ORIGINS AND DEVELOPMENT
The Integral Theory evolved from the investigation of a series of discordant findings following the prototype intravaginal slingplasty operations performed at Royal Perth Hospital in 1986-9.15 Patients were cured with xray evidence of no bladder base elevation, an obvious contradiction of the ‘Pressure Equalization Theory’. Abdominal ultrasound an dynamic xray studies indicated that urethral closure was activated by a musculo-elastic mechanism.15
Bladder instability in the non-neurological patient was defined as a premature activation of the micturition reflex.17, 18
Urodynamic studies20 (figure 5), demonstrated the identical sequence of events seen in a normal micturition reflex, first, sensory urgency, then fall in urethral pressure “X”, then detrusor contraction “Y”, then urine loss. The small arrows denote identical spikes in the bladder and urethra, indicative of repeated fast-twitch contractions of PCM (fig. 1) attempting to close the urethra.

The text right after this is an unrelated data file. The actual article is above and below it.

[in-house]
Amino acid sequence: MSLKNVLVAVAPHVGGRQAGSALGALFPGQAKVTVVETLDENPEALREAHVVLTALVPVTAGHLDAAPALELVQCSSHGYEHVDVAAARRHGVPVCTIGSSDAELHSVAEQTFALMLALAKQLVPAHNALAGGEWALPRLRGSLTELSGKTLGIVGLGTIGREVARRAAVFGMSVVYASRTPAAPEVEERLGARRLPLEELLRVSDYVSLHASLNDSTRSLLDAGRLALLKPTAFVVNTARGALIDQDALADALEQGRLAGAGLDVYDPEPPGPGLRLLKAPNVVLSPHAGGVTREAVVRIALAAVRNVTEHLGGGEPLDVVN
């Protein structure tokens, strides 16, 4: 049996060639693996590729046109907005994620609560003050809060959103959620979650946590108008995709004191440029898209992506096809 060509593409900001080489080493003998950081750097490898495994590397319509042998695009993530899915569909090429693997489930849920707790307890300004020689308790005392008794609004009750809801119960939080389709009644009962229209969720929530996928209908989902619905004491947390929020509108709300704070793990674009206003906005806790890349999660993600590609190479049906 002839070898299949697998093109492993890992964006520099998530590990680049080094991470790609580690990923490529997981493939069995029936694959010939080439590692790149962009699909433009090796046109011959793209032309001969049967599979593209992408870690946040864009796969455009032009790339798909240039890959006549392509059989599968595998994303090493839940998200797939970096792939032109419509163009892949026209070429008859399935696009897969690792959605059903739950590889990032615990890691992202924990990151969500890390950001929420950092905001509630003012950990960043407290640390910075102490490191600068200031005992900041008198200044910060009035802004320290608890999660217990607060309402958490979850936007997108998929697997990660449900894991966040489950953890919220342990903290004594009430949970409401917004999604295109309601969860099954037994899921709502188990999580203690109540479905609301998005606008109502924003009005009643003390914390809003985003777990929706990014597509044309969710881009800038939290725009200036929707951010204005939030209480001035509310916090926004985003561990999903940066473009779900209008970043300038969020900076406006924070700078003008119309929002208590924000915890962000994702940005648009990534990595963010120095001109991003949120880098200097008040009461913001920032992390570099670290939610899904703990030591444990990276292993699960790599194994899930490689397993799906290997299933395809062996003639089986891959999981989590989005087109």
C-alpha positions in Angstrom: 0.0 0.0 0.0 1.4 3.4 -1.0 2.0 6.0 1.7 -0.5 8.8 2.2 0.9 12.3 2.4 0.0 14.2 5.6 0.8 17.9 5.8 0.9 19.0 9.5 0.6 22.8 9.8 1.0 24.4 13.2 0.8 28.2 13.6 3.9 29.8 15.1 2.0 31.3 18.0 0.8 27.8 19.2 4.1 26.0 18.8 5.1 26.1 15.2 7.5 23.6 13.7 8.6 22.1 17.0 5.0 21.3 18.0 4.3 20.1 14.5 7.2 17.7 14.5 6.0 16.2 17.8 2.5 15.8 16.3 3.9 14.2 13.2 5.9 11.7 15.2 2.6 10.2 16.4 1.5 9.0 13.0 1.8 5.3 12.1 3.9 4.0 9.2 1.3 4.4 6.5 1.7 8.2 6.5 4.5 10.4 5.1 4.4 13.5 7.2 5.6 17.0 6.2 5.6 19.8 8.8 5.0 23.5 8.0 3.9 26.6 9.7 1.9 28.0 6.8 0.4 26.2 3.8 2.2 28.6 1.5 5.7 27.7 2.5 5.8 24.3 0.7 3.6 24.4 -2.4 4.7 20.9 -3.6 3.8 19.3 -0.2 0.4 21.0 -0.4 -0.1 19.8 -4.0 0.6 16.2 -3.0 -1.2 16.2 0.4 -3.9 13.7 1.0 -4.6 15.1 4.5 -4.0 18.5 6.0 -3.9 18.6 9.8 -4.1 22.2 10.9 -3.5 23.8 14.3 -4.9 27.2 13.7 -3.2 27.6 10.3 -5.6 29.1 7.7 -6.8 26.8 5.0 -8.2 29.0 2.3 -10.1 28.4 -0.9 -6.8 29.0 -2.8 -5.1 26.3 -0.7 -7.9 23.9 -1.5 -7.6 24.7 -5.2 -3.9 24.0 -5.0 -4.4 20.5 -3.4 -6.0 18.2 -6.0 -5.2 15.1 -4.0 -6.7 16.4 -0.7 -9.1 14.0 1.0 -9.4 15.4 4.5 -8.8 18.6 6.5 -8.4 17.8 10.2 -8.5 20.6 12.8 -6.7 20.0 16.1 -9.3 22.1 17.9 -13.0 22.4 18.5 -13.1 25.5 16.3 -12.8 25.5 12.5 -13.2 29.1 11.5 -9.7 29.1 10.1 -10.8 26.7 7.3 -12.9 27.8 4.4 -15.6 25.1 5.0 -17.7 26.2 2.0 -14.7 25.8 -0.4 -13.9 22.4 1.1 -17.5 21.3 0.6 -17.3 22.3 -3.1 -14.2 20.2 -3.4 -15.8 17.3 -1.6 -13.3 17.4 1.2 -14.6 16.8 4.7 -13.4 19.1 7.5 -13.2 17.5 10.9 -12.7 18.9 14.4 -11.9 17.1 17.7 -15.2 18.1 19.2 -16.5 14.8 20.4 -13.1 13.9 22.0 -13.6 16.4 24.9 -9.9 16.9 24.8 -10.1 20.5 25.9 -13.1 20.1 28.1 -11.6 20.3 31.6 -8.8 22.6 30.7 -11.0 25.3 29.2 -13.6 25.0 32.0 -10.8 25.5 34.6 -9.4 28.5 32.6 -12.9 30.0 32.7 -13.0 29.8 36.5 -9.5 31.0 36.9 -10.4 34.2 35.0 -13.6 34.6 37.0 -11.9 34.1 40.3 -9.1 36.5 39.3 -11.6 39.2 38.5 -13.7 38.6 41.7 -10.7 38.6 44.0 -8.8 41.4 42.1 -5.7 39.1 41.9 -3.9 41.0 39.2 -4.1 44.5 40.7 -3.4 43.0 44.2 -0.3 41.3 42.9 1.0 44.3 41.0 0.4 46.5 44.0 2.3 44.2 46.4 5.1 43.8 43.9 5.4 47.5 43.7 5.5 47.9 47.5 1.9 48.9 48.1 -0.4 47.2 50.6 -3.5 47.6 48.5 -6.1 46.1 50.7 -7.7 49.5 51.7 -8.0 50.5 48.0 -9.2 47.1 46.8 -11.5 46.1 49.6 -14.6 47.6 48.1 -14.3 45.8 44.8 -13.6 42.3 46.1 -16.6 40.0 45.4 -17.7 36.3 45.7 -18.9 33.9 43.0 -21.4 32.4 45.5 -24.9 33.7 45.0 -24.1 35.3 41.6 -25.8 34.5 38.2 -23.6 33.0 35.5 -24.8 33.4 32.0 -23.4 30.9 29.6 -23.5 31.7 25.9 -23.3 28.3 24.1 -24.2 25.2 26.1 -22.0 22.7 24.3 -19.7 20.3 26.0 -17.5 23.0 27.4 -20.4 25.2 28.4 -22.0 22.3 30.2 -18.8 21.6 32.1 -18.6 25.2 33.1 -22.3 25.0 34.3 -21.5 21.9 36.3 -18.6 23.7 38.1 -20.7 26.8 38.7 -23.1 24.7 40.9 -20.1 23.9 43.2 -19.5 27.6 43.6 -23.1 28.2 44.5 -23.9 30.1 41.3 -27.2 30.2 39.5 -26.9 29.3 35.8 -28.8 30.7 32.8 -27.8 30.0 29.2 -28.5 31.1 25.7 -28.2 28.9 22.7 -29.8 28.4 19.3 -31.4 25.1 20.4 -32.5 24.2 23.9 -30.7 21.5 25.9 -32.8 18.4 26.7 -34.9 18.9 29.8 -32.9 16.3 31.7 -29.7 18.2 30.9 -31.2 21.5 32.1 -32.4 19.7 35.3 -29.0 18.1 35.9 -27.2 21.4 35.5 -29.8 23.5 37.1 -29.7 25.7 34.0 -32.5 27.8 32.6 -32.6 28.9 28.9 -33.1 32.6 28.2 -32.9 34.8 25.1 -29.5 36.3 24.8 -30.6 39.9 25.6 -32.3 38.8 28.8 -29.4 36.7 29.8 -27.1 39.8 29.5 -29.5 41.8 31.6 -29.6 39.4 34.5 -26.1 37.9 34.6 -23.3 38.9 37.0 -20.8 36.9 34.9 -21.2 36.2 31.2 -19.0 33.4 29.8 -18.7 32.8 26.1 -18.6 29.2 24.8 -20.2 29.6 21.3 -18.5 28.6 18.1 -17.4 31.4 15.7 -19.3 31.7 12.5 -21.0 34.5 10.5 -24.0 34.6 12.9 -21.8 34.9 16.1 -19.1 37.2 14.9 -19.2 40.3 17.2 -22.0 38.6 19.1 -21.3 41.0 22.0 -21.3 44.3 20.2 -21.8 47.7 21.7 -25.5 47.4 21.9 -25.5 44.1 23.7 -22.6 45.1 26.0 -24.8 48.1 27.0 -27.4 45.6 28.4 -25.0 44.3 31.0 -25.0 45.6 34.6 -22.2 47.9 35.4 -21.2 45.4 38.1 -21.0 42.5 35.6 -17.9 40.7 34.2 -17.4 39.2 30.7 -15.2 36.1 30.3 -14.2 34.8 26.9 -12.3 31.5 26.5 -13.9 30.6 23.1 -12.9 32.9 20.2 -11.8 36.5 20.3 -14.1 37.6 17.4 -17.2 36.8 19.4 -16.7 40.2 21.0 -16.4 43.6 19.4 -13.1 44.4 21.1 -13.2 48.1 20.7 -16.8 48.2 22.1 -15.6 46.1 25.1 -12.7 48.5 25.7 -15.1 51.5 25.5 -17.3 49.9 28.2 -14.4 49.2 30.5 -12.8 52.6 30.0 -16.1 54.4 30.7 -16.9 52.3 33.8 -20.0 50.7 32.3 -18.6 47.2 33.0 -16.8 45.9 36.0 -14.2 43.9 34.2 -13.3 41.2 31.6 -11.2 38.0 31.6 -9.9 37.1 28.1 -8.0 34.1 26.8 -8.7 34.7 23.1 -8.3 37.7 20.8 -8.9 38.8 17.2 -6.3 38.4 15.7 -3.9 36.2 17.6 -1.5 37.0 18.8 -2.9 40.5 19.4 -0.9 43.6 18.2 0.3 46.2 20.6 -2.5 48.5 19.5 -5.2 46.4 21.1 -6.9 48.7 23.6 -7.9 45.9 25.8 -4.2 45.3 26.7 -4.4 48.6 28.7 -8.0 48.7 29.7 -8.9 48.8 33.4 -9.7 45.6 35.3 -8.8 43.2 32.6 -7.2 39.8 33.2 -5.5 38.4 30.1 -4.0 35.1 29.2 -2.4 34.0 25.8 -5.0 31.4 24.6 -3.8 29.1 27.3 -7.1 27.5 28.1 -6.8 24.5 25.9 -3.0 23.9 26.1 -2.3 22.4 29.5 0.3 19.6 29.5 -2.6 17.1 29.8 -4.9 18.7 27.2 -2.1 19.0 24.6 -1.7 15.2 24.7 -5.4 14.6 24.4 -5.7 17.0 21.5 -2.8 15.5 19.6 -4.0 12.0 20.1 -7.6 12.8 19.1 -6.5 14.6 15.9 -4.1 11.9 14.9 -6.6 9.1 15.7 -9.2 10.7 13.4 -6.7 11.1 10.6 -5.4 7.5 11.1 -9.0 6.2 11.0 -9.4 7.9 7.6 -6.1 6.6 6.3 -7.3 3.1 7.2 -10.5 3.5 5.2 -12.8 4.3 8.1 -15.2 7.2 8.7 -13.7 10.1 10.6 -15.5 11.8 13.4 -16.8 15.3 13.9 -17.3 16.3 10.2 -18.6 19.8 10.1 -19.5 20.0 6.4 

The second (1993) publication of the Integral Theory16
presented radiological and urodynamic studies and brought
a higher level of proof. The ‘posterior fornix syndrome’ was described (1993 Integral Theory), a symptom complex resulting from laxity in the uterosacral ligaments, “posterior zone” (figure 2). Reconstruction of the posterior ligaments improved symptoms of urge, nocturia, abnormal emptying and pelvic pain.19, 13 These findings were seminal in the construction of the Pictorial Diagnostic Algorithm (figure 2).
The years 1994 to 2007 have seen a consolidation and international acceptance of many parts of the Integral Theory, in particular, the treatment of stress incontinence with a midurethral sling. The Theory framework has expanded to include fecal incontinence,12, pp 211-221 abnormal bladder emptying,12, pp 175-176 and some types of pelvic pain12, p 73 (figure 2).
Validation of these symptoms by more objective data, and by other investigators is slowly emerging, but more proof is required.